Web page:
https://doi.org/10.1006/anbe.2001.1838...
).

Individuals face trade-offs in relationship to the disturbances caused by a potential threat that may increase or decrease their fitness (Frid & Dill 2002Frid A, Dill LM (2002) Human-caused disturbance stimuli as a form of predation risk. Conservation Ecology 6(1): 11. Available online at: Available online at: http://www.consecol.org/vol6/iss1/art11/ [Accessed: 21/04/2015]
http://www.consecol.org/vol6/iss1/art11/...
, Moller & Liang 2012Møller AP, Liang W (2012) Tropical birds take small risks. Behavioral Ecology 24(3): 267-272. doi: 10.1093/beheco/ars163
https://doi.org/10.1093/beheco/ars163...
). The timely decision of an animal to escape may directly influence feeding success because early escape decreases foraging efficiency (increasing the risk of starvation) and a delayed departure would increase the risk of death by predation. The costs (loss of foraging opportunities and risk of being predated) are balanced to achieve an optimal flight distance, thus ensuring individual reproductive success, meaning that a balance between costs and benefits has been reached in the context of effective feeding and predator avoidance (Ydenberg & Dill 1986Ydenberg RC, Dill LM (1986) The economics of fleeing from predators. Advences in the Study of Behavior 16: 229-249. doi: 10.1016/S0065-3454(08)60192-8
https://doi.org/10.1016/S0065-3454(08)60...
).

Flying is one of the most widespread anti-predator responses in birds (Rocha & Bergallo 1990Rocha CFD, Bergallo HG (1990) Thermal biology and flight distance of Tropidurus oreadicus (Sauria Iguanidae) in an area of Amazonian Brazil. Ethology Ecology & Evolution 2(3): 263-268. doi: 10.1080/08927014.1990.9525411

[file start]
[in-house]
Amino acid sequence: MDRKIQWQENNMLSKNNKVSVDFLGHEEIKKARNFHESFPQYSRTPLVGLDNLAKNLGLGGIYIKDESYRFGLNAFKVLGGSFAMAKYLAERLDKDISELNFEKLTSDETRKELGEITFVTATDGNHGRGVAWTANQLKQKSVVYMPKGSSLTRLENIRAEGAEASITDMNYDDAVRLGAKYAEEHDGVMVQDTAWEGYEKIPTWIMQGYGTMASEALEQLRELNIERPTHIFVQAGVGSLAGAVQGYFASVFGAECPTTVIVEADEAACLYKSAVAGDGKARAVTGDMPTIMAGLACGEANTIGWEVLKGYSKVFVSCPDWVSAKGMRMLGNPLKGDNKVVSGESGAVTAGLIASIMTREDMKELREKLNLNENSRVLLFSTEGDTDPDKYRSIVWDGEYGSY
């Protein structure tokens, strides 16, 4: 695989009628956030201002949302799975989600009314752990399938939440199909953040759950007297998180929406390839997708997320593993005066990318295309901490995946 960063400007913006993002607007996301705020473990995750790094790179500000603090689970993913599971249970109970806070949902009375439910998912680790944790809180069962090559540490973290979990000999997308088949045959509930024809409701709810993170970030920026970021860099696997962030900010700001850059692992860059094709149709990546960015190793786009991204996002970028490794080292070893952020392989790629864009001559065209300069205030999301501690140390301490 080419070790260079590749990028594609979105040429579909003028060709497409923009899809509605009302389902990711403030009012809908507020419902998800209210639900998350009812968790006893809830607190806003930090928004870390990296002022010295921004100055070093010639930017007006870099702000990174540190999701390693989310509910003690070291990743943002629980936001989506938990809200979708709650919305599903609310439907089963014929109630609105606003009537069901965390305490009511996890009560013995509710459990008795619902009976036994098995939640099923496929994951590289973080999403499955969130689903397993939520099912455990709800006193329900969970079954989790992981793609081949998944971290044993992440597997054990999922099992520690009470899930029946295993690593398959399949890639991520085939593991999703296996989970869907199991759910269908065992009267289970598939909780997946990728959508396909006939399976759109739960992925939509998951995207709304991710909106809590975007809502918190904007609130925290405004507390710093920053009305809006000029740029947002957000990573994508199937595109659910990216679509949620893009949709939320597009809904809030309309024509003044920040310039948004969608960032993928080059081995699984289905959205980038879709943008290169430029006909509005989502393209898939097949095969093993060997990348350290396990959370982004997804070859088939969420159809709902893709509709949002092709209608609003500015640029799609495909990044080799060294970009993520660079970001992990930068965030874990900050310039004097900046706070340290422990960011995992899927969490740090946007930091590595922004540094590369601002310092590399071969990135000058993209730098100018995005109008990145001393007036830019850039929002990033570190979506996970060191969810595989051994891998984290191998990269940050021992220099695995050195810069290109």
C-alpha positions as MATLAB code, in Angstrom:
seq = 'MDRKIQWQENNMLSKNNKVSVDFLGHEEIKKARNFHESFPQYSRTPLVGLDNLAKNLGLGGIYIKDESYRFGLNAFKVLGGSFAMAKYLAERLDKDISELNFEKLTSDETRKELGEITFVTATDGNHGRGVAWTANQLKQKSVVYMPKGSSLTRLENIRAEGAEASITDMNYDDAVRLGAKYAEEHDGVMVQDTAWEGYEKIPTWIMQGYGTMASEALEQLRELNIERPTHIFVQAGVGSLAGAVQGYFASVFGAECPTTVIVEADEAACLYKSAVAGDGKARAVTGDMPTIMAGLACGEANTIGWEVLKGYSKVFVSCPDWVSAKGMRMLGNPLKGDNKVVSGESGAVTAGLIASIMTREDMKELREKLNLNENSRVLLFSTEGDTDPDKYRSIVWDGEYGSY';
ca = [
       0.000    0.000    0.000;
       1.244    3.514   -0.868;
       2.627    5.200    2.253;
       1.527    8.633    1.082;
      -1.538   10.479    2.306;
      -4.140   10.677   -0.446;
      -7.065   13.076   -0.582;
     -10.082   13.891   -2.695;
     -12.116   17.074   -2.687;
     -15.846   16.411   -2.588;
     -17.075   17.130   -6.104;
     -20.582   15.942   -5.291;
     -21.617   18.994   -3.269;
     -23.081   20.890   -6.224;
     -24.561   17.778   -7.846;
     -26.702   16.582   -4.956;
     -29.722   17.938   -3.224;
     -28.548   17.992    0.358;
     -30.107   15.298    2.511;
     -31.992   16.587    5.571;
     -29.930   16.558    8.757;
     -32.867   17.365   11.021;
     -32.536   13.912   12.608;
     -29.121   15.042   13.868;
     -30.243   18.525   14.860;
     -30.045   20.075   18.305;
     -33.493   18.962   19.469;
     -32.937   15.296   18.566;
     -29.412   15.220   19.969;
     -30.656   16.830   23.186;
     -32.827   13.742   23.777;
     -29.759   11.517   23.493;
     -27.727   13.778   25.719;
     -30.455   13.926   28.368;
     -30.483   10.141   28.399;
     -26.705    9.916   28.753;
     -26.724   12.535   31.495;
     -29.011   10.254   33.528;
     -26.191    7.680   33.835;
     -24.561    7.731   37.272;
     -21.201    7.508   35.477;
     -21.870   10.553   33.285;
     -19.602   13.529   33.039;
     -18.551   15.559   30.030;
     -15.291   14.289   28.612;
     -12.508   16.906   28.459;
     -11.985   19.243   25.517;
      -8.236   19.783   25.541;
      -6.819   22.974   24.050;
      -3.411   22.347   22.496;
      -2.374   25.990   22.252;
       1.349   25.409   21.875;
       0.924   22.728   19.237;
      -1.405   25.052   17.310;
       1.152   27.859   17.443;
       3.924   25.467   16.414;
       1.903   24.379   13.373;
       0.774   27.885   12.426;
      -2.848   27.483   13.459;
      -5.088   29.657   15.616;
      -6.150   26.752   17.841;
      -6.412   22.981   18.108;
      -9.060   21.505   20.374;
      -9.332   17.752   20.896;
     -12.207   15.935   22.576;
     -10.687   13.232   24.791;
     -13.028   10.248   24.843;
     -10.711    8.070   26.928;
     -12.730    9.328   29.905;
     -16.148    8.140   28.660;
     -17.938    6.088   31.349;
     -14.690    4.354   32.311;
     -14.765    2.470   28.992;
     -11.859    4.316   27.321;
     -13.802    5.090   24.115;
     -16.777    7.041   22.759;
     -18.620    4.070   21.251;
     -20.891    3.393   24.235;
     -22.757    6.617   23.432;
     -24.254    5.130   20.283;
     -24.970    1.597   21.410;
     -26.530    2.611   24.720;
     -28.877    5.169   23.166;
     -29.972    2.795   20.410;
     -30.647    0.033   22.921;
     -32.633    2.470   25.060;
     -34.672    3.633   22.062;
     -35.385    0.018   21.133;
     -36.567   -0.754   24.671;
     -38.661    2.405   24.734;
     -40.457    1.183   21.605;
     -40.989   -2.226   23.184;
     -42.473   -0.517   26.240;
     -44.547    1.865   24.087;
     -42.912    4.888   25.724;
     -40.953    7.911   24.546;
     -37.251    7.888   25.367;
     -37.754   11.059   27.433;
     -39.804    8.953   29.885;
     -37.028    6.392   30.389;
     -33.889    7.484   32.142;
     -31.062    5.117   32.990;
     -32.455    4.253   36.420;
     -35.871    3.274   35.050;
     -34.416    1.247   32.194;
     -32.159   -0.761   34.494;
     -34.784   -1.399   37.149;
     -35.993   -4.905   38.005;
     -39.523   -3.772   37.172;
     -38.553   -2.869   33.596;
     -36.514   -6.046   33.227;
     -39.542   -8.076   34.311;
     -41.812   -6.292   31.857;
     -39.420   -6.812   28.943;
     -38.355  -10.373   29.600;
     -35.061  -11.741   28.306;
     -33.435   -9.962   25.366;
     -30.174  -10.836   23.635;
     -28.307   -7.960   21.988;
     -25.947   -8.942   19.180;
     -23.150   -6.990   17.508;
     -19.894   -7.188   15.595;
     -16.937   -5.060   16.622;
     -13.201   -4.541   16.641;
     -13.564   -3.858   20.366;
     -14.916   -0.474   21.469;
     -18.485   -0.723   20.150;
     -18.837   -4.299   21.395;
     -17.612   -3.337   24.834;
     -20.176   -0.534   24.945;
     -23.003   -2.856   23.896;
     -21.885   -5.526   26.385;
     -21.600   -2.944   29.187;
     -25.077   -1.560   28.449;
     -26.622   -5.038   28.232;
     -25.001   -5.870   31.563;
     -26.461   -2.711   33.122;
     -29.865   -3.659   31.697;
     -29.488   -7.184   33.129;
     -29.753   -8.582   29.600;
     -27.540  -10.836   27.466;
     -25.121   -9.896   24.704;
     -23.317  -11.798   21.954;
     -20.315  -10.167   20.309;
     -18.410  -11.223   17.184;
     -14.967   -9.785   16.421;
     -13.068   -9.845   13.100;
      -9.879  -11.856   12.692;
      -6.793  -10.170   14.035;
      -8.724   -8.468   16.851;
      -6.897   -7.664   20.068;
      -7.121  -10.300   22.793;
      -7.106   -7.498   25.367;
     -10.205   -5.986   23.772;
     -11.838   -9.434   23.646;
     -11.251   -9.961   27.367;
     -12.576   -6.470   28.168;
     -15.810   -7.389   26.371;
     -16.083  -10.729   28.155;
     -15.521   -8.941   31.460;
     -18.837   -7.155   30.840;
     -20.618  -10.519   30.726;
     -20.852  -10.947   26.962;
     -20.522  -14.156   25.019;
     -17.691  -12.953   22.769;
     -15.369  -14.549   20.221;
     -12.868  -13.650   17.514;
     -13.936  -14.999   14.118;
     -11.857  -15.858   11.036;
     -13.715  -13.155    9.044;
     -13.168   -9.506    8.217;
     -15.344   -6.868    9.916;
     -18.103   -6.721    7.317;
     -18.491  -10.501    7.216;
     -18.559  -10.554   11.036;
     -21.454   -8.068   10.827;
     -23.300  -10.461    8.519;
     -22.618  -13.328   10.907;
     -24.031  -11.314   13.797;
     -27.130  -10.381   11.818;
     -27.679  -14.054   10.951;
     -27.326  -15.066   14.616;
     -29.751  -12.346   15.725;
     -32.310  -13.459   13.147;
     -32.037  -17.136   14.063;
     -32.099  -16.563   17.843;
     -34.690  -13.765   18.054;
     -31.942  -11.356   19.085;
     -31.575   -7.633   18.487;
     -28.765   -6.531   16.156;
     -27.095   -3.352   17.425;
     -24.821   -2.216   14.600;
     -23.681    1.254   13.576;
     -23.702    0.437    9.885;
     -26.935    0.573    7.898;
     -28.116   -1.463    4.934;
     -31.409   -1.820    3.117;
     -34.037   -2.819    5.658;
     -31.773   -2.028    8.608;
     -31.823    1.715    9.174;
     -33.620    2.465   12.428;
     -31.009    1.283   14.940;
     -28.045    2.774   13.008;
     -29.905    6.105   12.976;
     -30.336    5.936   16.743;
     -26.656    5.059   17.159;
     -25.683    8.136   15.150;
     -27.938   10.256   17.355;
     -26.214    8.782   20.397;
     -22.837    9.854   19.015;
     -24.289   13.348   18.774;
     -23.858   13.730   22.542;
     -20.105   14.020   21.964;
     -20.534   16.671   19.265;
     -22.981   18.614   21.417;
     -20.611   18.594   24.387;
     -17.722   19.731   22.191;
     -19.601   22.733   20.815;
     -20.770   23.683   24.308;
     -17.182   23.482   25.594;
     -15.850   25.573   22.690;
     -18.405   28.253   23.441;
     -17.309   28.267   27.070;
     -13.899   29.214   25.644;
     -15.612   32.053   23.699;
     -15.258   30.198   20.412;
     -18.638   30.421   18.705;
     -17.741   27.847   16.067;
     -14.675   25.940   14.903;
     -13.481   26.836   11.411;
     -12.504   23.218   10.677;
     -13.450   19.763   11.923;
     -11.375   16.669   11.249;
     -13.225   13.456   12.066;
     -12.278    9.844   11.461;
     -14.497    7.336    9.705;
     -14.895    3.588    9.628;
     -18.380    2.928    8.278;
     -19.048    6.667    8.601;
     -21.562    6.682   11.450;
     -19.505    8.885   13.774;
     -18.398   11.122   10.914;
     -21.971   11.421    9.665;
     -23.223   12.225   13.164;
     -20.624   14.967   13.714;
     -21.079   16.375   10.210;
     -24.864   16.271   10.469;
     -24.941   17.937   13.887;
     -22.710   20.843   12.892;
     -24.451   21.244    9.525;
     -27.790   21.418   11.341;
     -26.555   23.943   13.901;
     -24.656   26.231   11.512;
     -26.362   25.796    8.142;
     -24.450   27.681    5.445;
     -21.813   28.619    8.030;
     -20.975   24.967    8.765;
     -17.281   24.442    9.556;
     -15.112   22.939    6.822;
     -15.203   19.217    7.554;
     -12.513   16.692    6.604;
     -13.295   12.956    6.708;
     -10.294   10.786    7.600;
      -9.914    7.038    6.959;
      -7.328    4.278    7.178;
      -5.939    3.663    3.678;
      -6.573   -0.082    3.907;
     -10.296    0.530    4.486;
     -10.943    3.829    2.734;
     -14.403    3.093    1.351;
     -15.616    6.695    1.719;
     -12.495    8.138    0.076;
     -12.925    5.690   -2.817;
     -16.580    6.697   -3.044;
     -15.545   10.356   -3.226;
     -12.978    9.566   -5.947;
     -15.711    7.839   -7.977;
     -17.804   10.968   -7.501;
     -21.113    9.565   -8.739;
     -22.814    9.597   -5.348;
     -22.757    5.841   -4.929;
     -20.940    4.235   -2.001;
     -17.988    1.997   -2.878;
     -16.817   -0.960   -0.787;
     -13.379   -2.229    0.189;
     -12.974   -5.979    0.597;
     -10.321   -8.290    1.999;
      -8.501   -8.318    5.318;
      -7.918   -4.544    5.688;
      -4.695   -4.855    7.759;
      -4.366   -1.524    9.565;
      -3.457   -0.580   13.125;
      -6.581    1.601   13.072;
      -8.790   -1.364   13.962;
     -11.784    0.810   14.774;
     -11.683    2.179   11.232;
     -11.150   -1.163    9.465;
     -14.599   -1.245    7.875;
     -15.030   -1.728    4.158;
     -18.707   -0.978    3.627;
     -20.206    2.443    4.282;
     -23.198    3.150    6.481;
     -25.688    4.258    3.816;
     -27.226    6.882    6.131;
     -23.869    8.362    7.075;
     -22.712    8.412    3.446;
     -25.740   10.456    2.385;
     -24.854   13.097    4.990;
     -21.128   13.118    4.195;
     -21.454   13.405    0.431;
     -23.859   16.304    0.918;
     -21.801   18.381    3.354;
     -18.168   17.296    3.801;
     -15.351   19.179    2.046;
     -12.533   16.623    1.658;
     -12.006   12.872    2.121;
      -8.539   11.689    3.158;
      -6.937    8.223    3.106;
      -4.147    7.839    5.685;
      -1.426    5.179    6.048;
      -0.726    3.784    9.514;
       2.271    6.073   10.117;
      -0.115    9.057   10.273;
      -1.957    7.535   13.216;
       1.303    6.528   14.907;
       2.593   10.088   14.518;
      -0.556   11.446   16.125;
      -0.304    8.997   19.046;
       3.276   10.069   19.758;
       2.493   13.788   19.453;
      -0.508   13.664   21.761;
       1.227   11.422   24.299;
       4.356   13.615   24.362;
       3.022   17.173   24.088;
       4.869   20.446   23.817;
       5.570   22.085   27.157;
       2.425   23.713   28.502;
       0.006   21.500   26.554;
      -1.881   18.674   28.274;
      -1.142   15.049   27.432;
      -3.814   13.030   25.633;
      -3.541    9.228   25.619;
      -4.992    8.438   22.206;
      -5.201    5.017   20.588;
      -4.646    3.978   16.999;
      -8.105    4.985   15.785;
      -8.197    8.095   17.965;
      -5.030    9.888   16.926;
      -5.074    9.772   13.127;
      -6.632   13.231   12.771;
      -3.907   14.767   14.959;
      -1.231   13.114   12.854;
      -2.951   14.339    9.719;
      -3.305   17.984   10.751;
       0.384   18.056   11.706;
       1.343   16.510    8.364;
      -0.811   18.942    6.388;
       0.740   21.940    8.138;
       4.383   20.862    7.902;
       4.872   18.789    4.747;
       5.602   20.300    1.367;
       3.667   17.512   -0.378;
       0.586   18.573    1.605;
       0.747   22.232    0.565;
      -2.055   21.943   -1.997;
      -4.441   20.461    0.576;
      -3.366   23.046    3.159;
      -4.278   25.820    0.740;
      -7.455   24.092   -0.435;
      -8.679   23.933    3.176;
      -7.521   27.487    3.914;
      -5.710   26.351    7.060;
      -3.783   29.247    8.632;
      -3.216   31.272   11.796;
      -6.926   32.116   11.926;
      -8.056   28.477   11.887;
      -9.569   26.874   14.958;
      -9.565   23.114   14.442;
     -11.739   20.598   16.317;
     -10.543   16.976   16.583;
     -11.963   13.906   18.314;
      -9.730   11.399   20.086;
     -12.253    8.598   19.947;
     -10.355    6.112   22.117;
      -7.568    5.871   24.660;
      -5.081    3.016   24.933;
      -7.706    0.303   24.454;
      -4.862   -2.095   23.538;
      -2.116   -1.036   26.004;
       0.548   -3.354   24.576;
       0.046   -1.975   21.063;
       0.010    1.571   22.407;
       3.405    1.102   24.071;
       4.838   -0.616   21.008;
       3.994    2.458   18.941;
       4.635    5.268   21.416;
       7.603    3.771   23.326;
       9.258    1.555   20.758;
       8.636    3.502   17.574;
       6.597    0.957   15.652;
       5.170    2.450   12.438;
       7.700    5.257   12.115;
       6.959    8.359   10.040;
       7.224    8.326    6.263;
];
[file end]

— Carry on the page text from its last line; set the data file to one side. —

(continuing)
https://doi.org/10.1080/08927014.1990.95...
and references therein), and the distance at which an animal starts to fly due to an approaching predator is known as "initial flight distance" (Frid & Dill 2002Frid A, Dill LM (2002) Human-caused disturbance stimuli as a form of predation risk. Conservation Ecology 6(1): 11. Available online at: Available online at: http://www.consecol.org/vol6/iss1/art11/ [Accessed: 21/04/2015]
http://www.consecol.org/vol6/iss1/art11/...
). Several factors are known to influence the initial flight distance. These factors include taxonomic level (Blumstein 2003Blumstein DT (2003) Flight initiation distance in birds is dependent on intruder starting distance. Journal of Wildlife Managment 67(4): 852-857. doi: 10.2307/3802692